“He was not himself, Hugh, when he died,” Janet broke in warmly and abruptly. “Mind that. Trouble, or rather the expectation of trouble, had turned his brain, or he never would have raised his hand against his own life; never else. Don't think harshly of him; don't wrong him by one unjust suspicion. He was all goodness and kindness. He was a fond, loving father. Pity him that he sunk down before the misfortune he should have risen against and fought through. But ill success followed ill success. Things became hopelessly entangled. His pride was cruelly stricken. His reason gave way, and one fatal night—God forgive him! he was not himself, and he did not, could not, know what he did !"
She covered her face with her hands. A look of extreme pain crossed Hugh's face, as he brushed the hair from bis damp forehead, and strode up and down the room. Suddenly he came to her again, and took her hand.
“Janet, it is five years since I went away. I quitted you upon what seemed a strange impulse,—a sudden outburst of temper. I have come back now, changed in some things, not in all,— bettered, I hope. I have a confession to make, which I have come back purposely to make. All may as well be said now, at our first meeting, as at any other time. Will you hear me?"
She answered only by a timid bow of assent. He paused a moment, as though uncertain how to commence. There was a forced calm about his manner and words, but his voice was low, now and then breaking and failing altogether.
“Our dead fathers long ago planned our union, it was their pet project. My father died, breathing into the ear of yours a fond hope that still the thing would be. We were brought up together, and soon learned the future projected for us. This moved us little at the time, perhaps ; the present was so happy, and the hereafter seemed so far off. A great affection bound us together; at least it always seemed so to me, though we never stayed to appraise and weigh and count it, but took it all for granted ; never soiled it with words, or exposed it to the air, but wrapped it up well in our hearts. A change came, however. Children's gambols cannot last for ever. I was sent abroad to finish my education. My own father dead, yours took his place. I was to travel; to learn life; acquire manners, polish, fashion. I was not a very apt student, and in due time came back home again, not much improved, I take it, by my absence.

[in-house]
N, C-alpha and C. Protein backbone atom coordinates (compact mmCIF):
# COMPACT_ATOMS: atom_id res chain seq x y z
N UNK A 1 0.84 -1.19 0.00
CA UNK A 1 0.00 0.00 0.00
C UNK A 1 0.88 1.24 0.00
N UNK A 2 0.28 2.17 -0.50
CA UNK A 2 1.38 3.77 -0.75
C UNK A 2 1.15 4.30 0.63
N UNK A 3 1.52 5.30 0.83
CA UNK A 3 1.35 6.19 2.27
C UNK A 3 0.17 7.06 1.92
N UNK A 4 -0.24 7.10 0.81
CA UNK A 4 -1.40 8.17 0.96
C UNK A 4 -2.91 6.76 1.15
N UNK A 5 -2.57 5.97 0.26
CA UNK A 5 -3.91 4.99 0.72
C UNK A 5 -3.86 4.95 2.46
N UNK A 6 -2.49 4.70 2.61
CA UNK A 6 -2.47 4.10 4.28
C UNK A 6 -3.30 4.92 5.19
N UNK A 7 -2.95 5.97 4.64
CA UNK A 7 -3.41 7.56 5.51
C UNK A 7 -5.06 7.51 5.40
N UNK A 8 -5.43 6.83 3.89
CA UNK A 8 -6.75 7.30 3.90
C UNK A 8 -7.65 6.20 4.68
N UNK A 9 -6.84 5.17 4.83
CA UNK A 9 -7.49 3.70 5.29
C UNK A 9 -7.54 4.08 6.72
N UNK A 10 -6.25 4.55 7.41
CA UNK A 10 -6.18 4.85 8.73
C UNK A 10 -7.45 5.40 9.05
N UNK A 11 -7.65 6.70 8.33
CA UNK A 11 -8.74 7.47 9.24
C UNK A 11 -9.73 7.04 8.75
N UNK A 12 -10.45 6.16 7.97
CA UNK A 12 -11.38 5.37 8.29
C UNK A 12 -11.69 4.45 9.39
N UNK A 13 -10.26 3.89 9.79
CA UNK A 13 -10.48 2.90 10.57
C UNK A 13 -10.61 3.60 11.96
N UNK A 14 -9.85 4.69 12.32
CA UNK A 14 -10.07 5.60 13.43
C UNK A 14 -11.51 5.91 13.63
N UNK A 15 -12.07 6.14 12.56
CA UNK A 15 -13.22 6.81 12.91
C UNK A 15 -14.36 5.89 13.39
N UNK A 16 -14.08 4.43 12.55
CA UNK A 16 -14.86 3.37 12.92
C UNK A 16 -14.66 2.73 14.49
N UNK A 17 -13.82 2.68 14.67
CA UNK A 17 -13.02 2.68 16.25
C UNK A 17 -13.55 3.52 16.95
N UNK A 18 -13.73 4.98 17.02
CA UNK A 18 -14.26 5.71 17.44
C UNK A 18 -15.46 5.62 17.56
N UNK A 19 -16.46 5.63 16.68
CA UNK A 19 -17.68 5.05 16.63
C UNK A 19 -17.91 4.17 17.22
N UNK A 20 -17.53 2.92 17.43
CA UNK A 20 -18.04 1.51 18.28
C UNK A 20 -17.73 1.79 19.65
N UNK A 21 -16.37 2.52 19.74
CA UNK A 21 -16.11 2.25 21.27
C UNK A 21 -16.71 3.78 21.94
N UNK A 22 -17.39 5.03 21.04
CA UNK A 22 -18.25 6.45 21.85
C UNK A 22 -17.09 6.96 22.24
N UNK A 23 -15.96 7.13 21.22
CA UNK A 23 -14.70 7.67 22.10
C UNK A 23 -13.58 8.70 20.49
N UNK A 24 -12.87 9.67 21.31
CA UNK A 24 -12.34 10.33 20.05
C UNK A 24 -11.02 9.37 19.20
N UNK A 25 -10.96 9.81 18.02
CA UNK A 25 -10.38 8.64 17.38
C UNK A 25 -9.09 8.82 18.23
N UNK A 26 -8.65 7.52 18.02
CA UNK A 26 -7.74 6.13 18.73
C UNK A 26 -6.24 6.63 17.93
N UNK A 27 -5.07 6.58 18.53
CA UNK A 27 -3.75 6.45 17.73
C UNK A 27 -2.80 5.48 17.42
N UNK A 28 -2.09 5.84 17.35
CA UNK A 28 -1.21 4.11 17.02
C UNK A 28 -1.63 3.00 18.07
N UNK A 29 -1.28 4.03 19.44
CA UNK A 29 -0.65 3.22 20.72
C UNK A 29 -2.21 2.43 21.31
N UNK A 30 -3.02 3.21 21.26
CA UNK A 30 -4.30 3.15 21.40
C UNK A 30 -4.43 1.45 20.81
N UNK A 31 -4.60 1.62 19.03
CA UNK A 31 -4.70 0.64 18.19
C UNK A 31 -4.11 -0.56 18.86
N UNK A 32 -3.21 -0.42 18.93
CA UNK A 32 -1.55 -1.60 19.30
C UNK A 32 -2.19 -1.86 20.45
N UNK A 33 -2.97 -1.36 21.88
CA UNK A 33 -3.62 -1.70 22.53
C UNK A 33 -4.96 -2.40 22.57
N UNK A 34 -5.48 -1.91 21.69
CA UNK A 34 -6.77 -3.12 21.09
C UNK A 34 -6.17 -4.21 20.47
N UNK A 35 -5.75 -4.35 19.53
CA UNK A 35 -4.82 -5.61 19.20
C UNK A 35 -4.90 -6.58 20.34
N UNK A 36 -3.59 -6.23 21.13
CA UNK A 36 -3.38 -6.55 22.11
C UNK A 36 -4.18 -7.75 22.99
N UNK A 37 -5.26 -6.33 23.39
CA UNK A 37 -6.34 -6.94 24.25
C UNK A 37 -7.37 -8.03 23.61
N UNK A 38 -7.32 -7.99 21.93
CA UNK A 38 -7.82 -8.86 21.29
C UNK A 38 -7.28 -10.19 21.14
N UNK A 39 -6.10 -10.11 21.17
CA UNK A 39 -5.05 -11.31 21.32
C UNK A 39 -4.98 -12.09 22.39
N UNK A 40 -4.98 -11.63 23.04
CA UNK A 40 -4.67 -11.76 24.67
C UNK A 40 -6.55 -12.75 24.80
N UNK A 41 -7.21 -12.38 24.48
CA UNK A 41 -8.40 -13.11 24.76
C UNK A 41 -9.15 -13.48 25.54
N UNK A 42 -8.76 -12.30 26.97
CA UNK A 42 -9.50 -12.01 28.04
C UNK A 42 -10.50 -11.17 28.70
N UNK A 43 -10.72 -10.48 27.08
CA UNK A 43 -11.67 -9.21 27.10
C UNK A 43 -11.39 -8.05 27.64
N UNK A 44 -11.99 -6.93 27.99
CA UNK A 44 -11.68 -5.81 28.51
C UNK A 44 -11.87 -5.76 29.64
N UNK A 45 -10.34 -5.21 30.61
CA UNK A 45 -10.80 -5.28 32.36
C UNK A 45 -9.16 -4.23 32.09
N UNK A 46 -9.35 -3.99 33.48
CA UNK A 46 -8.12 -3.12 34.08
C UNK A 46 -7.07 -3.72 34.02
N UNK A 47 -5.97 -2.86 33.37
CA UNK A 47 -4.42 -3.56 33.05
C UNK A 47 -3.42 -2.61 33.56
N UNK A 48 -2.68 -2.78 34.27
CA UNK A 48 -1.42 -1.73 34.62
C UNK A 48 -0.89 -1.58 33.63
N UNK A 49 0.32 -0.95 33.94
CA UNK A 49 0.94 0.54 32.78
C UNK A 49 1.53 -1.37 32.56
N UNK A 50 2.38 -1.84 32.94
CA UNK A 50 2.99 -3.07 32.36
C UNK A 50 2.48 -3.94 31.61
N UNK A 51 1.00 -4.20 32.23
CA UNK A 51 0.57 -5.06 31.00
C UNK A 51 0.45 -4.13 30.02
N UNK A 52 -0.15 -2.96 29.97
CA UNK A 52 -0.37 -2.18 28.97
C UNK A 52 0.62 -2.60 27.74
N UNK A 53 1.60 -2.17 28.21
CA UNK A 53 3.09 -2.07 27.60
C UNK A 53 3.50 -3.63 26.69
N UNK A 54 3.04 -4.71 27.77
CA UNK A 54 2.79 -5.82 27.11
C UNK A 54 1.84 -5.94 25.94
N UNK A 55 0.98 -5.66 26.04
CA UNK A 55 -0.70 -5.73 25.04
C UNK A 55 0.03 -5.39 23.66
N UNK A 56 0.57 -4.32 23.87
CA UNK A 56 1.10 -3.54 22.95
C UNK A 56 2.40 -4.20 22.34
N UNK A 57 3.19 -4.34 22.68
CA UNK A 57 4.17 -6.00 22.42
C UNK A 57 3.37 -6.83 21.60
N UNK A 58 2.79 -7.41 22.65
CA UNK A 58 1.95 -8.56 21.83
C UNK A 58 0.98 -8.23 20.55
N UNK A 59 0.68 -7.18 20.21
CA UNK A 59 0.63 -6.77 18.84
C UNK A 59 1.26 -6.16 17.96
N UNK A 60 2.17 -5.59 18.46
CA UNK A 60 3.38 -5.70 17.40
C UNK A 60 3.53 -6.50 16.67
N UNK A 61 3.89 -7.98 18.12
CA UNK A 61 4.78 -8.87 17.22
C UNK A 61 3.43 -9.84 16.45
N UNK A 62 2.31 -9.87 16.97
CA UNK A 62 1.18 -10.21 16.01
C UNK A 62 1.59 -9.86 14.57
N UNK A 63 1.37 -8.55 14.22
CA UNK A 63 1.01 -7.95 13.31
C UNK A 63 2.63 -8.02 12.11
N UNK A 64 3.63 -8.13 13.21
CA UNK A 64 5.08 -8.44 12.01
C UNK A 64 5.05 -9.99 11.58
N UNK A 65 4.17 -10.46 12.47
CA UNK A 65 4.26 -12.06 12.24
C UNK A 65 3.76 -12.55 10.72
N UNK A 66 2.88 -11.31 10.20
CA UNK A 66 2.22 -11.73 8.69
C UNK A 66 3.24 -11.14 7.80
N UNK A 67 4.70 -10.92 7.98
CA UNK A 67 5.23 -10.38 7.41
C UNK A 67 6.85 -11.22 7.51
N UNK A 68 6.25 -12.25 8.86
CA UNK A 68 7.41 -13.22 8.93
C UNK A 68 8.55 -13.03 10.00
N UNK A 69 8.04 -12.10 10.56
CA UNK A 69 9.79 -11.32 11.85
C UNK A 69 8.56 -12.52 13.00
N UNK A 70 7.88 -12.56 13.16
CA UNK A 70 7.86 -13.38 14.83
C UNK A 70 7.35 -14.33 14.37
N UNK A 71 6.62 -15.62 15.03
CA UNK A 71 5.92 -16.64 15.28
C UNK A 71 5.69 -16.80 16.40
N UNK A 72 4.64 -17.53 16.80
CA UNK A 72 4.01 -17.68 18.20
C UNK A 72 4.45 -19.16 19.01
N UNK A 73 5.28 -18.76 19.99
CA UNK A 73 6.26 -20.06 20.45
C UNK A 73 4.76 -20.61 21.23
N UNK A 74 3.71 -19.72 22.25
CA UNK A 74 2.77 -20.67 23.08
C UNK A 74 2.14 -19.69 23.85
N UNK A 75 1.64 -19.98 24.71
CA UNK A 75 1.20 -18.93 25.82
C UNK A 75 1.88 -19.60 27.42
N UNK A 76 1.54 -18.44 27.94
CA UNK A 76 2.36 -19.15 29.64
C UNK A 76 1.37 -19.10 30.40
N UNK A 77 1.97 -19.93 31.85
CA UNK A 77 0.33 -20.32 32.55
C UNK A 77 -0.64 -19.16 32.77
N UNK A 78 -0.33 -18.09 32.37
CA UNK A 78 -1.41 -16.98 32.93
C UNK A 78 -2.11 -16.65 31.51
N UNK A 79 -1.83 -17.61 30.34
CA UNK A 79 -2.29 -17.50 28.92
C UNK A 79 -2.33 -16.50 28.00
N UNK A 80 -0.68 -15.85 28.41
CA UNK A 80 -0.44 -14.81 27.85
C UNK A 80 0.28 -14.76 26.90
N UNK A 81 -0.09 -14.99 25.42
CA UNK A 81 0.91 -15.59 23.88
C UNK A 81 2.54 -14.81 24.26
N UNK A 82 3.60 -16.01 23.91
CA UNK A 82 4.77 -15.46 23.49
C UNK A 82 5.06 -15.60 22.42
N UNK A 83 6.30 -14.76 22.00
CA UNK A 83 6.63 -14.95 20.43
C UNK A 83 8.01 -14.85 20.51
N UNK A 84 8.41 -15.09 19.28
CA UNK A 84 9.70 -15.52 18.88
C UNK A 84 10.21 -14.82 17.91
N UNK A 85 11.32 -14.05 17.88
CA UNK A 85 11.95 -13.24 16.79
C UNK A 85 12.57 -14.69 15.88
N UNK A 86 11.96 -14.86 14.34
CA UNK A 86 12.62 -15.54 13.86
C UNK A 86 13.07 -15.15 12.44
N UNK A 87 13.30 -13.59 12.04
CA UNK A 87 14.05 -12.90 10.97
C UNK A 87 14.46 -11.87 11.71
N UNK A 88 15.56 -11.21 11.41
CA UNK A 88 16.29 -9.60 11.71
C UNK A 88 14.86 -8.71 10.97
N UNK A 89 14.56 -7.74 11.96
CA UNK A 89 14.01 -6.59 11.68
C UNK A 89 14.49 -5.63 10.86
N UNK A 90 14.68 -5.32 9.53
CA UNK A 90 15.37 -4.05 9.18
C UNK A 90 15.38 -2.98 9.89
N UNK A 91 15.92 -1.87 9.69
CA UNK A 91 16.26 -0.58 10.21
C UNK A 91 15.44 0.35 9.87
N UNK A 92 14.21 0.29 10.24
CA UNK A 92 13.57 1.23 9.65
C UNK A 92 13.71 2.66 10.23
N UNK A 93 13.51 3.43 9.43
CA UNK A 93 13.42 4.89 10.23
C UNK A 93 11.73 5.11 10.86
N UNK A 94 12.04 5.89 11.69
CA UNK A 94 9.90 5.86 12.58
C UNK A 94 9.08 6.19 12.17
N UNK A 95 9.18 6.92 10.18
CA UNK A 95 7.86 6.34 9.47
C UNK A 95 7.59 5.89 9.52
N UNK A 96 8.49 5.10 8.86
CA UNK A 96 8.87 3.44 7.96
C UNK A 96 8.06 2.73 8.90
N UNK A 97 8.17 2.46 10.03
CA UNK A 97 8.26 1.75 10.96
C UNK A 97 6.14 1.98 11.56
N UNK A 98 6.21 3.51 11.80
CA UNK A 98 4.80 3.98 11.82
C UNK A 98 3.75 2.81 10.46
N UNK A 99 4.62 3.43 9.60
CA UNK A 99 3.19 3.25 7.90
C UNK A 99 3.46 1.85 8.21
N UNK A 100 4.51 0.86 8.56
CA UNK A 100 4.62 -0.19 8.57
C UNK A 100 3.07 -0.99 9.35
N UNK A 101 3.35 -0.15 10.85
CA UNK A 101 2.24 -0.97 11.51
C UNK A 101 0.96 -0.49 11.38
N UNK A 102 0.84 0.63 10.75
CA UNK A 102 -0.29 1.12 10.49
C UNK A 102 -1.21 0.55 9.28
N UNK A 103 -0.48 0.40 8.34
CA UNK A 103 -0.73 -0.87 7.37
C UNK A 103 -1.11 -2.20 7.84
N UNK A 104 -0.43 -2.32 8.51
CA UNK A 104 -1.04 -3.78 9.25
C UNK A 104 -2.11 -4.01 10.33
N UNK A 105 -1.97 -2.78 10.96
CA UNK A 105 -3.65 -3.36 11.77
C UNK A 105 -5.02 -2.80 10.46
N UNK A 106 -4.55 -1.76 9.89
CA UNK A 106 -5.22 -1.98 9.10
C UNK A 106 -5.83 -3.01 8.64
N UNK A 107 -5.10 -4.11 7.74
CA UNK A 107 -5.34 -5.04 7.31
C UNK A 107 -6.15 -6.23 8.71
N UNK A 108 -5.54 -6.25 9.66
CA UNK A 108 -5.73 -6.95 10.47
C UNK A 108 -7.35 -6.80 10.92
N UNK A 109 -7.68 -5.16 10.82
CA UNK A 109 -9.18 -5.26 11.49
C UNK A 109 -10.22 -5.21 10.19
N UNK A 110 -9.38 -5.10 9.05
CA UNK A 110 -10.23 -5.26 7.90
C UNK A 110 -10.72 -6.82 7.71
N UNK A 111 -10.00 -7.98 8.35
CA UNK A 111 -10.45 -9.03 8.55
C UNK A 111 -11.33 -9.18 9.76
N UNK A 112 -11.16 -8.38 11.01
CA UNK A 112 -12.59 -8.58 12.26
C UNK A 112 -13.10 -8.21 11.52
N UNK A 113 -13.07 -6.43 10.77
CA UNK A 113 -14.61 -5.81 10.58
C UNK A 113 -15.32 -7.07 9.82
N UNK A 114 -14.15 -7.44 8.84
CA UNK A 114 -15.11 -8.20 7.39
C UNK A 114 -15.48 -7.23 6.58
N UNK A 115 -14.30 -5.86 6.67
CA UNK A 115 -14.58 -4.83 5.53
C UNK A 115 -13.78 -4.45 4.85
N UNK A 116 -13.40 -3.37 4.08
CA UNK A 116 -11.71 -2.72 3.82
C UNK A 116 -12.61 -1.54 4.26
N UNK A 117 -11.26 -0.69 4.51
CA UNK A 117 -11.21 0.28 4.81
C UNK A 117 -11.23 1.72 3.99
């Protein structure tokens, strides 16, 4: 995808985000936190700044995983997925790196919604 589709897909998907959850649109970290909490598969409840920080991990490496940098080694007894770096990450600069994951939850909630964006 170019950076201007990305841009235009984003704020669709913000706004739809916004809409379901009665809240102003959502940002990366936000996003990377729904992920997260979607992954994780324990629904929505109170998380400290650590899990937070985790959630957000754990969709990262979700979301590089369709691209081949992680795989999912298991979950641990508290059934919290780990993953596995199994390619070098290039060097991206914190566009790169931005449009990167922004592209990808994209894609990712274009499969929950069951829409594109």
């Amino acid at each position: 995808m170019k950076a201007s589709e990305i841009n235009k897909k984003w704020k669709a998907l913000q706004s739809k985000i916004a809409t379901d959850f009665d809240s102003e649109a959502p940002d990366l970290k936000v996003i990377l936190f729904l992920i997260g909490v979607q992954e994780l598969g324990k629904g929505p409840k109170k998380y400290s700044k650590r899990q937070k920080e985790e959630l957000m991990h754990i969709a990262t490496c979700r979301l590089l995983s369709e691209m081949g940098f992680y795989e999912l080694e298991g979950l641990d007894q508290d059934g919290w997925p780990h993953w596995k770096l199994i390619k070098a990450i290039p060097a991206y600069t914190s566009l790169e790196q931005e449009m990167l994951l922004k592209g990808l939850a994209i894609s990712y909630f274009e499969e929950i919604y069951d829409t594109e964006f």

“You remember, Janet, the pretty country-house your father occupied five years ago; the flat Hertfordshire country dying out in the distance in a straight blue streak,—the white house, with its trellis-work mask, the wooden porch leading on to the velvet lawn, which not a daisy was allowed to speck, though the seven-sister roses would ever snow their scented leaves over it. You remember how one summer evening I came to you, sitting in the porch ; broke in upon your tranquillity, took the book from your hand, and, while the twilight was fainting into night, asked you to carry out our fathers' project. And you—".
“Yes, yes, Hugh! I know. No more—no more !"
“How in a rage I Alung myself from you, walked fiercely up the lawn, lashing at the poor flower-beds with my whip. I was an insolent suitor,-negligent, cold, imperious in manner; not paying the homage I should have paid to your beauty, Janet; not appreciating by one half your worth; no, not even doing justice to the true love I had for you, Janet. I asked you to become my wife,-as though in a dull, mechanical way it behoved us to fulfil our fathers' plan; said little of my love,not a word of your happiness; sought your heart, yet seemed to give you nothing in return.”
“Oh, Hugh, it is better to forget all this.”
“ It is better to remember. I cannot tell you how your rejection wounded me,—not merely in my pride, but in my love. For I did love you, Janet, heartily, fervently, though my manner was rude, and my words sounded vain and cold. A great rage possessed me; my disappointment took me out of myself. My heart seemed suddenly changed and hardened against you, every body, every thing. I abandoned myself to a frenzied bitterness. I determined to quit England, vowing I would never, never return. I took a passage for Sydney in a ship sailing from Plymouth, writing merely a brief note to your father, informing him of what I had done. To you I wrote no word,-sent no message,-never said good by, even. It seems now scarcely credible that I could have so parted from you ; but I hardly knew what I did. Don't let me tire you. You know already how the ship was wrecked within sight of shore,it made noise enough at the time, both here and there,-outside the Sydney Heads, close on to the Gap. We had made a rapid run-had been out eighty days only. There is a sort of sailor's pride about making a
et, heartily, ferveold. A great rage seemed suddenly ched my